What do the numbers 42 and 1500 have in common?

The ratings game bites me again.

I don’t know, maybe I’ve been at this for too long. It will soon be 40 years since I sipped my first serious bottle of wine, and no it wasn’t Mateus; that came about five years before I pulled the cork on a B&G Chateauneuf du Pape (the vintage long forgotten).

Back then – then being the early 70’s – they didn’t have critics and they didn’t have ratings. And they didn’t have a whole lot of choices when it came to “fine” wine. Fine was easily determined then – it had a cork, not a screwcap.

“Back then”, I could not have found a wine over $10 a bottle; every wine was priced in the single digits and you could probably find a few where you got change back from a buck! There was no one to tell you about the wine’s flavor profile, the soil the grapes were grown in, whether it was stainless or barrel fermented, or the winery dog’s name. Hey it was wine, it was cool, it was uncomplicated – and it was cheap.

The world of wine has gone through an amazing evolution since and most days I think for the better.  More people than ever are enjoying it, more wineries are producing it, and given the number of blogs, websites, magazines, movies, and social media tweets and texts, there’s more prose and opinion on wine than a human could digest in two lifetimes.

So, given this information overload you’d think I’d be able to understand and regurgitate the news and nuances of all things wine, right?  Not so fast.  When a friend sent me a note about an email he had just received asking “how it could be that two wines, both red, both rated 95 points, and one retails at $42, the other at $1500”,  I was at a rare loss for words.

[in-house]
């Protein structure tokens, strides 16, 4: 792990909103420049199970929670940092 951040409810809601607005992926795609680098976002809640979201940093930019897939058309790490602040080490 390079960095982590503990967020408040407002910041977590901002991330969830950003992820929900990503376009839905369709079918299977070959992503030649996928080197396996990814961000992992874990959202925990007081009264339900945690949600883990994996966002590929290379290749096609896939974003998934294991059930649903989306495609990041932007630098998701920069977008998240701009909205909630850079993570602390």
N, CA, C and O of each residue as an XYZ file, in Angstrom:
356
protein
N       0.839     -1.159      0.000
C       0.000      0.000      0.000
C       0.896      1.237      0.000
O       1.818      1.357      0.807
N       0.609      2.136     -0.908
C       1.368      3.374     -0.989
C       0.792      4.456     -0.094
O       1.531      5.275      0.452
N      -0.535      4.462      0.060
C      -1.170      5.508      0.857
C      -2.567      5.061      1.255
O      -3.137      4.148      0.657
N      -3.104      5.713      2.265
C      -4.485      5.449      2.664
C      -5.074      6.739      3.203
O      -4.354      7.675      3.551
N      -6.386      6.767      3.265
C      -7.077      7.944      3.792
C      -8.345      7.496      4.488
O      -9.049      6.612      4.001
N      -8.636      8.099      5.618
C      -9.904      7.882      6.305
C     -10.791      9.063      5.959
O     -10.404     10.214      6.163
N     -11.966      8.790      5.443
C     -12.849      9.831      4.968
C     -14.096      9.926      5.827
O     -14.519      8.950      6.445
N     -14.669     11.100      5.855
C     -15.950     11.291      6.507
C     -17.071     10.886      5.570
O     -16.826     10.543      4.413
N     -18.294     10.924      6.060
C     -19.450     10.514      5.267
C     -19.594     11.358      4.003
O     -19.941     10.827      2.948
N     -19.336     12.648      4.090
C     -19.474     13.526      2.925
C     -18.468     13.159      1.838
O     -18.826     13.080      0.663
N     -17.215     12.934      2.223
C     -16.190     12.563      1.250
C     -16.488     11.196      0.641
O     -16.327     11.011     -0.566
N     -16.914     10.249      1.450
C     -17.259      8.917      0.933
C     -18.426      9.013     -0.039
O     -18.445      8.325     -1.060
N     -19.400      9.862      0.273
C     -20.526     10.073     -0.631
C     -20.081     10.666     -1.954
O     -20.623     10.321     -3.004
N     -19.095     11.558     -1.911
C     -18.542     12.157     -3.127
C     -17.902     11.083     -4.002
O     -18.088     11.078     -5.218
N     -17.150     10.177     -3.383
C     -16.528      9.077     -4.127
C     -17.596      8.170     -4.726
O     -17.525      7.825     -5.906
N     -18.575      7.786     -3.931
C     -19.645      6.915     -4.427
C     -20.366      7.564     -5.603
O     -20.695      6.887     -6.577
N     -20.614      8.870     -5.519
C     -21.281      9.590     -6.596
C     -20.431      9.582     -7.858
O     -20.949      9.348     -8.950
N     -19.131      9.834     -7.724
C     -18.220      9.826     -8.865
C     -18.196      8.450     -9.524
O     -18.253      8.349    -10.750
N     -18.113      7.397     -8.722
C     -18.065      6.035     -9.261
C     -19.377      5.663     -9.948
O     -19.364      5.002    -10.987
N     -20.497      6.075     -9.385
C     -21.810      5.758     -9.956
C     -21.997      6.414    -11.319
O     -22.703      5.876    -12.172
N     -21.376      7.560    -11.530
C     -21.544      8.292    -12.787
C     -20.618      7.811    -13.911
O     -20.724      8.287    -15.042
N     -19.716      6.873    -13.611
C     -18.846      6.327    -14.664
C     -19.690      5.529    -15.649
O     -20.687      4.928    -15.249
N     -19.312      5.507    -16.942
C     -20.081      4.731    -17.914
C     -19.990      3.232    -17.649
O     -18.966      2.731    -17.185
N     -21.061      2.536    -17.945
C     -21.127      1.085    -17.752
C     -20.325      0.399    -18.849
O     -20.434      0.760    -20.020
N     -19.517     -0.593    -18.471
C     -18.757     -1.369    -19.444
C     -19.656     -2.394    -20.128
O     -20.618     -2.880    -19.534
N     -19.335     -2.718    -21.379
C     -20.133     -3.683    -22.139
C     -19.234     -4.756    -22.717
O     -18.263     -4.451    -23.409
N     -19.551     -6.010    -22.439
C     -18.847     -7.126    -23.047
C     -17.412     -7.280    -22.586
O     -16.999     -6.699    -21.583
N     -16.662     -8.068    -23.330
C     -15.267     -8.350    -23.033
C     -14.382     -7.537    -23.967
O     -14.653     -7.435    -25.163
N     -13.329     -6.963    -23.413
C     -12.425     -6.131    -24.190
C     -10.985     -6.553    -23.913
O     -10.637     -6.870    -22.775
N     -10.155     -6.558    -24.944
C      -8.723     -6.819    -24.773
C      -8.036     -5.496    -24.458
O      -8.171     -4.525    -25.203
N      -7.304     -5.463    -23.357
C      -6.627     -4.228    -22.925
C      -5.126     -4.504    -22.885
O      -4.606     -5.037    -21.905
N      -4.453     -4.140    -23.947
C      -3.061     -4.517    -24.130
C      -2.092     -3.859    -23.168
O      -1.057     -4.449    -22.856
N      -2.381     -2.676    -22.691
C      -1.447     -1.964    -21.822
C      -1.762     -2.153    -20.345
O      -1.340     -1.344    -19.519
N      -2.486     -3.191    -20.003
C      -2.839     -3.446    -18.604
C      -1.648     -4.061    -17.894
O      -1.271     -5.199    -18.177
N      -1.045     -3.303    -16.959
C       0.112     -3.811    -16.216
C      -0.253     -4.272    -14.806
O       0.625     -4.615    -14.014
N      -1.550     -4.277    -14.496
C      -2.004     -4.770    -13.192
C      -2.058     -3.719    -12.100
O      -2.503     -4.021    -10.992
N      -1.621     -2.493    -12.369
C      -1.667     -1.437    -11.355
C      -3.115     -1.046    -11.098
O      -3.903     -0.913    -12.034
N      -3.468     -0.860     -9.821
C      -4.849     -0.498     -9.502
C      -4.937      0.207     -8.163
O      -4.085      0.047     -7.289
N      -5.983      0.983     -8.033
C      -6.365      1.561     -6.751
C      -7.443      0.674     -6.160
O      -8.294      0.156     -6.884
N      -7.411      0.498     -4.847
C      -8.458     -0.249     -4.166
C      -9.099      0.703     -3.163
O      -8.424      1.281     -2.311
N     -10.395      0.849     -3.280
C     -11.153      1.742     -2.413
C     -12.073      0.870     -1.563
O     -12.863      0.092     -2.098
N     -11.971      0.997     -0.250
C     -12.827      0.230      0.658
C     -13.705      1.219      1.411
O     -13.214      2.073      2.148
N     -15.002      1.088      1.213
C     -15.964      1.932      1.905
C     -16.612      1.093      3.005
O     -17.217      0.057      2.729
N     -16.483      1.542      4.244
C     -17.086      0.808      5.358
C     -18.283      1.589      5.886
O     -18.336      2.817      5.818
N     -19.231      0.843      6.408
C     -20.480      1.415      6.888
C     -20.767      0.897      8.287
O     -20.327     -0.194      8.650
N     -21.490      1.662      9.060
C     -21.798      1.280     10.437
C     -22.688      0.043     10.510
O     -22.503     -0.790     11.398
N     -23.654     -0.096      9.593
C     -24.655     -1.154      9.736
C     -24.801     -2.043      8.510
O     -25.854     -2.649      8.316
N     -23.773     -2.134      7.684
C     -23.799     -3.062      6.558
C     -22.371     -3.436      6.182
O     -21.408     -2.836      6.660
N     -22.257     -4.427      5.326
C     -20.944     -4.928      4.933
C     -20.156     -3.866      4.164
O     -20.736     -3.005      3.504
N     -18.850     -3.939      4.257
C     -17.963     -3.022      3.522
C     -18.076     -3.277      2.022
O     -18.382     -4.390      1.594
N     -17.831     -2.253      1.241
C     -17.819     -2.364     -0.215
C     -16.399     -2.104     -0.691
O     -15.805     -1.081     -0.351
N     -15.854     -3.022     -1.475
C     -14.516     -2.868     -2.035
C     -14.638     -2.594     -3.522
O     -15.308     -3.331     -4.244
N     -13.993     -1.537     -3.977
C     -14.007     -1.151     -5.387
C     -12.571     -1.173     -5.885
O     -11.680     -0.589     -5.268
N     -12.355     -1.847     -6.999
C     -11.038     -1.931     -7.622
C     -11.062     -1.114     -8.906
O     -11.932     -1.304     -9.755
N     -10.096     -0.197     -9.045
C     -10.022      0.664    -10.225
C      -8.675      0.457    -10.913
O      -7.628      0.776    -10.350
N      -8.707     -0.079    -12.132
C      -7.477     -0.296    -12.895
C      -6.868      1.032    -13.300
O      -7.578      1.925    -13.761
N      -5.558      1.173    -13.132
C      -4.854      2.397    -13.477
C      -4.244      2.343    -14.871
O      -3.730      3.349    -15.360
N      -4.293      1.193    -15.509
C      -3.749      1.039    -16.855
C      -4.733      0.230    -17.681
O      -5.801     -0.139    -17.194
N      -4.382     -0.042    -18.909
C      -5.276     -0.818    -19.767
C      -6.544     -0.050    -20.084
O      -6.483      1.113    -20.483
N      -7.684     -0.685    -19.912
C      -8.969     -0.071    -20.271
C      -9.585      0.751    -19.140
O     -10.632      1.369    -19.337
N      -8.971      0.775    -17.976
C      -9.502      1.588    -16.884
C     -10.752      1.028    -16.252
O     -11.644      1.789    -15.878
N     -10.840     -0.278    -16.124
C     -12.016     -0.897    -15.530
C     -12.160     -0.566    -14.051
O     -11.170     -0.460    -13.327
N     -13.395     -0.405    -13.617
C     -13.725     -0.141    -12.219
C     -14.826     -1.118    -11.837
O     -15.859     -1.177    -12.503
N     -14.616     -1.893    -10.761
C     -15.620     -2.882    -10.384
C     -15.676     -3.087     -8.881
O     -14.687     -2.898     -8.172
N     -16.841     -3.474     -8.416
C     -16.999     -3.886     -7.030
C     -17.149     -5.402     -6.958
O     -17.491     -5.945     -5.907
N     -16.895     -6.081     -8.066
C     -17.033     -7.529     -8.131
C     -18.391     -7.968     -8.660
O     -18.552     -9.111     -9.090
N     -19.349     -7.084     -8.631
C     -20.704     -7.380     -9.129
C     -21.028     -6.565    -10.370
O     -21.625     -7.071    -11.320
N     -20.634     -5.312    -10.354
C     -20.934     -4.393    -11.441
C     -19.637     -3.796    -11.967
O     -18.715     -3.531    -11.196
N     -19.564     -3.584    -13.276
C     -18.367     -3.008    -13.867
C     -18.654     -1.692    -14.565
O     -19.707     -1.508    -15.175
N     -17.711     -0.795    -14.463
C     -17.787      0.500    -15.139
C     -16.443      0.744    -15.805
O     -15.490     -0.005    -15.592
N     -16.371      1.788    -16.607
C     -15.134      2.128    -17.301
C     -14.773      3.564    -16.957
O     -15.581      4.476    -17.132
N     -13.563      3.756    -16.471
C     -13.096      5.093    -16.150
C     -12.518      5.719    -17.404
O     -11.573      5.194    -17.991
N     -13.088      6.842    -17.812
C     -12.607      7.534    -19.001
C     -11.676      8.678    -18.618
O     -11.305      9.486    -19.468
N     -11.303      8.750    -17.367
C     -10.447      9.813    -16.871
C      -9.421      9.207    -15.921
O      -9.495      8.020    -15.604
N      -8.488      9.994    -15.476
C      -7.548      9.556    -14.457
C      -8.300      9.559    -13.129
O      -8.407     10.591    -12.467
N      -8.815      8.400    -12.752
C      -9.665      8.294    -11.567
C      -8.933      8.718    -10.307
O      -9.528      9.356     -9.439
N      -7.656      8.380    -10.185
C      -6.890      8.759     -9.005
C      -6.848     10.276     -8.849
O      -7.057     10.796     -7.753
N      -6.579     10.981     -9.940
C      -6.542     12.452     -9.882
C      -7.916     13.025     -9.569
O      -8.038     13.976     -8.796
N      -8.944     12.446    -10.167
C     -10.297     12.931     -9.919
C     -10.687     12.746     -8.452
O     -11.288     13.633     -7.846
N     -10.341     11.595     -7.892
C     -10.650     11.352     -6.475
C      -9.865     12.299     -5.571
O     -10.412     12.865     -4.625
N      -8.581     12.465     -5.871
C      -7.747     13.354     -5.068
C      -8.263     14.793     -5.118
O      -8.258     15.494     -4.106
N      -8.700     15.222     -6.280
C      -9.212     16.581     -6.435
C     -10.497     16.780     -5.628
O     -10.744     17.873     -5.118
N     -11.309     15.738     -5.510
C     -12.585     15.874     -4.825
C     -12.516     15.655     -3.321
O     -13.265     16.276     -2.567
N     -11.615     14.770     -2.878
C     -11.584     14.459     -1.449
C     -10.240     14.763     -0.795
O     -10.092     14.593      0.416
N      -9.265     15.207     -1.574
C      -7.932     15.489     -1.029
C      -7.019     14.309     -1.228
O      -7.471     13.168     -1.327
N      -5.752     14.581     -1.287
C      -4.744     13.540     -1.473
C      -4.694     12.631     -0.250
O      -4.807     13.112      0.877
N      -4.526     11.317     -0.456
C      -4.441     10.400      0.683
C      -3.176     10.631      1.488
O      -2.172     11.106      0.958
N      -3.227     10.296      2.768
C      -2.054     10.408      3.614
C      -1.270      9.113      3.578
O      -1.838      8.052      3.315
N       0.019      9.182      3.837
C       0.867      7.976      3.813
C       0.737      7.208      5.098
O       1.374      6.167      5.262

Now I’m sure the experts (you know who you are) would regale us on the cost of vineyard land, production expenses, supply and demand, that unsympathetic matriarch of the vine, Mother Nature,  but still… how can two wines both rated 95,  just five measly points from perfect, be that far off in price?

How indeed can that be? A better question might be why would anyone buy the $1500 bottle over the one at $42?

You were hoping for a logical explanation, huh?

Sorry.  The best I can come up with is market forces, cache, point-chasers, trophy collectors, Parkerization, social-media, the blogger-sphere, obscene disposable income, buying wine while drinking it (you know, never food shop when you’re hungry), tax write-off (hmmm.. I like this one), a bucket-list buy, and as unbelievable as it may seem, as an investment. Yes, that “outrageously priced prize of a wine” at $1500, could well sell for double that in a few short years!

I wonder what that 70’s-something bottle of B&G Chateauneuf would be worth today?

Eat, Drink and be merry!

Bruce

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